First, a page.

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History and Context
In Kansas City, there’s a plan to disentangle the northern part of downtown from the highways like the North Loop that envelope it and reincorporate it back into the rest of the city. Beyond the Loop offers a chance to play the long game and provides a step-by-step blueprint to prepare the city to reap the overwhelming social, environmental, and economic benefits from the North Loop’s removal.
Many of Kansas City’s neighborhoods are effectively islands, divided by seas of asphalt and concrete. Nowhere is this more true than Kansas City’s Central Business District, which is penned in on all four sides by Interstate highways. The north side of this loop is particularly invasive, a tangle of ramps, interchanges, and highways that separate three neighborhoods: the Central Business District, River Market, and Columbus Park, from each other. Prior to the highways, Independence Avenue seamlessly linked all three neighborhoods.
Traffic studies undertaken as part of the Buck O’Neil Bridge rebuilding suggest that the removal of the North Loop, the redesign of Route 9 as a city street, and the reconnection of Independence Avenue between Columbus Park and River Market were all feasible without noticeably increasing travel times. This raises a significant question: if expensive highway infrastructure wasn’t necessary to serve Kansas City’s transportation needs, what else could be built in its place?
Beyond the Loop, a collaboration between the Mid-America Regional Council, the City of Kansas City, and the Missouri Department of Transportation (MoDOT), proposes several visions for the north side of downtown without the highway. It explores a range of options, from keeping the current highway to shrinking its footprint to removal and replacement with a restored Independence Avenue. Unsurprisingly, the removal option scored highest among all options in the categories of physical conditions, improved transportation choices, and improved economic vitality and placemaking, while only causing a slight increase in traffic.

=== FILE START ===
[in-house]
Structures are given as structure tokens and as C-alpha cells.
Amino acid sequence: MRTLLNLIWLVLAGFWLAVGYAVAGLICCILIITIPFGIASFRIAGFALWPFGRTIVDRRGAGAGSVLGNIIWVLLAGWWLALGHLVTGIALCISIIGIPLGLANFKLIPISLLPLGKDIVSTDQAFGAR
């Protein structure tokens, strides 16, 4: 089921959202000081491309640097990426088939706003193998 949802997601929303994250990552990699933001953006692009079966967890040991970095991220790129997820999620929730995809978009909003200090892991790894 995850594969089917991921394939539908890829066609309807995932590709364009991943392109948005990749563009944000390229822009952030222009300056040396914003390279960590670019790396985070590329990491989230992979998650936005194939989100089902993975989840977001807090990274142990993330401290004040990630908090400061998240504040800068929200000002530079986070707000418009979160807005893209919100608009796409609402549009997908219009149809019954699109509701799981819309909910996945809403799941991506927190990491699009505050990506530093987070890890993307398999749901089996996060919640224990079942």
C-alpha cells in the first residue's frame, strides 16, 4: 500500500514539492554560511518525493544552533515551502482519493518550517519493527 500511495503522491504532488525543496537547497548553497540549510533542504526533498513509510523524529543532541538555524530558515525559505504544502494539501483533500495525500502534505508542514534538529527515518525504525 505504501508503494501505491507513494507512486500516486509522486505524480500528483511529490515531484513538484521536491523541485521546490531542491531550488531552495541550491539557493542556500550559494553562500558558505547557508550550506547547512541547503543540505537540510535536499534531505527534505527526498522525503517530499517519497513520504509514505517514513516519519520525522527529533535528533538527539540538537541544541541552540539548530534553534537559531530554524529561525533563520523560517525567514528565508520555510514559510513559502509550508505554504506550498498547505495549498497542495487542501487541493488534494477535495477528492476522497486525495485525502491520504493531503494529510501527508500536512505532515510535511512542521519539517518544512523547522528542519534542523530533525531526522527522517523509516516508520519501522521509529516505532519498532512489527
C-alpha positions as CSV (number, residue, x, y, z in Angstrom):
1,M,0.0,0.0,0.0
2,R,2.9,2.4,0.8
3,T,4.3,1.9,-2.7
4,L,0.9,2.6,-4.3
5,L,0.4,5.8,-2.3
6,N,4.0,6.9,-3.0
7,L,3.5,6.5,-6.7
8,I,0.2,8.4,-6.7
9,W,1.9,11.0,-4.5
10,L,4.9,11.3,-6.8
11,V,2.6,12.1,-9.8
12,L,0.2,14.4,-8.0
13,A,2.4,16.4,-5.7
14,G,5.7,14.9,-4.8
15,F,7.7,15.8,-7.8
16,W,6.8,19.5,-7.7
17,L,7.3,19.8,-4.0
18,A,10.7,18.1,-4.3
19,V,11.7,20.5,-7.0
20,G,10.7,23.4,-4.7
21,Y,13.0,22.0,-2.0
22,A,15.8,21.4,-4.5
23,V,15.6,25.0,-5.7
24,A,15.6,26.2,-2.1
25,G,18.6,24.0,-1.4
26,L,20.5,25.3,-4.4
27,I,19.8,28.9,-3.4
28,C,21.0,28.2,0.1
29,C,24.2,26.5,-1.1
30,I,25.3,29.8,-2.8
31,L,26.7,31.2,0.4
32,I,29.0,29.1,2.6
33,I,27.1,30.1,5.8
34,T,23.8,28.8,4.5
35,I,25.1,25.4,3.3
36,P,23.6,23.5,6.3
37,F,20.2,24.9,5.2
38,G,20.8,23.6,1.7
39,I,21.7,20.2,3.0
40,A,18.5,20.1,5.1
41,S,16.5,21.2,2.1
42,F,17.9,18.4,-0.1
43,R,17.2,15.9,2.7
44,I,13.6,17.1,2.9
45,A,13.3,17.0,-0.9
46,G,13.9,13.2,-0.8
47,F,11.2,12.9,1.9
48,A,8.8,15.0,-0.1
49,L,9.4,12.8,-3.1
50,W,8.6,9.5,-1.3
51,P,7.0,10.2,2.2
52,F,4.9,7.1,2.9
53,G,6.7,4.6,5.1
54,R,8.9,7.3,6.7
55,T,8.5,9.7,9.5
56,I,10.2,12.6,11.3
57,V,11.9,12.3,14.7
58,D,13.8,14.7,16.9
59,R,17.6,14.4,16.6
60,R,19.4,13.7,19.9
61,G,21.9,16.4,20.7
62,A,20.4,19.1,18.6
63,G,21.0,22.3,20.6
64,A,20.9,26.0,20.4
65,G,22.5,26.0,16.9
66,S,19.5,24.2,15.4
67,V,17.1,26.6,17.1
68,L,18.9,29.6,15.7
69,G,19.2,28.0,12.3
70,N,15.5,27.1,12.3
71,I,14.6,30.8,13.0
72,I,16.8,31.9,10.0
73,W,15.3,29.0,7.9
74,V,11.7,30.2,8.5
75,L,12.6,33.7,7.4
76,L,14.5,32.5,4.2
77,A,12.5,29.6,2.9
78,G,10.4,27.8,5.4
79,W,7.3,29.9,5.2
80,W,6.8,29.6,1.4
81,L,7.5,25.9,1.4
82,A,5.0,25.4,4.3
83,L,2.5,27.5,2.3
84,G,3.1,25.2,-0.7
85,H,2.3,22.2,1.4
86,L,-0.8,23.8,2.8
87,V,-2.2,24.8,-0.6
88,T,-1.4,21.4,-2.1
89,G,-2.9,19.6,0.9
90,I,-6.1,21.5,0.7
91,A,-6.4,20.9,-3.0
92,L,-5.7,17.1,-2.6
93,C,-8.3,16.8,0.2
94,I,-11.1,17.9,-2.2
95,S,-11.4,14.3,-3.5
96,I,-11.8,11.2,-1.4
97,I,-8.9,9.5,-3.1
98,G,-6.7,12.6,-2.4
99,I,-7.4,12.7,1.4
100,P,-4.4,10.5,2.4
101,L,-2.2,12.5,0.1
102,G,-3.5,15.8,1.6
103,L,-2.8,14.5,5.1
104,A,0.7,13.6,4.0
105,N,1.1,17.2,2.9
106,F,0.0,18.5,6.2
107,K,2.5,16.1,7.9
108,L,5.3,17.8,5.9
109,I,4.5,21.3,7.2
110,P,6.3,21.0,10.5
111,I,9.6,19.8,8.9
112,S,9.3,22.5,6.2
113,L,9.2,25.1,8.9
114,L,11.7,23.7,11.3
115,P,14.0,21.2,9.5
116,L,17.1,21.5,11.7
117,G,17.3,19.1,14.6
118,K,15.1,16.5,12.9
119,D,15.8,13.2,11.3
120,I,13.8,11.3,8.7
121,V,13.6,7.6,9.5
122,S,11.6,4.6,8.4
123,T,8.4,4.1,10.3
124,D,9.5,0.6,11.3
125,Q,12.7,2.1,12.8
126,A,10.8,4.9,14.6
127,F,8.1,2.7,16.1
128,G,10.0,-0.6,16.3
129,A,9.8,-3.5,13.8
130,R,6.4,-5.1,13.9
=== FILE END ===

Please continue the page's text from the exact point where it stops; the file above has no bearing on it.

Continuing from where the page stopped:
Beyond the Loop also recommends other parallel projects that would go hand-in-hand with a North Loop removal and amplify its effects. Key among them is the removal of the elevated Route 9 and its replacement with an at-grade street. Once the Buck O’Neil Bridge is replaced, MoDOT projects Route 9 will only carry around 12,000 cars per day, which is less traffic than MoDOT estimates for many of downtown’s existing two lane streets. Rebuilding Route 9 as a street without highway-like qualities will not only restore connections between River Market and Columbus Park, but also remove the oversized cloverleaf interchange that connects it to the North Loop. Roughly five city blocks could be created from the land the interchange now occupies, an opportunity for incremental improvement before a possible North Loop removal.
An Urban Land Institute panel on the North Loop removal indicates that market conditions would be prime starting in 2028, so Kansas City should begin planning now. One high priority should be to establish strategies to combat displacement once investments are made. Kansas City already has an incentive program for formerly redlined neighborhoods that offers a 10-year tax abatement when owners spend at least $5,000 per unit on renovations. The city can build on this program and develop an exterior grant program for those who can’t afford to make improvements, as well as create large-scale incentives for affordable rental housing built on the highway’s right-of-way. That way the City and its residents will be ready for when it becomes time to transform the North Loop.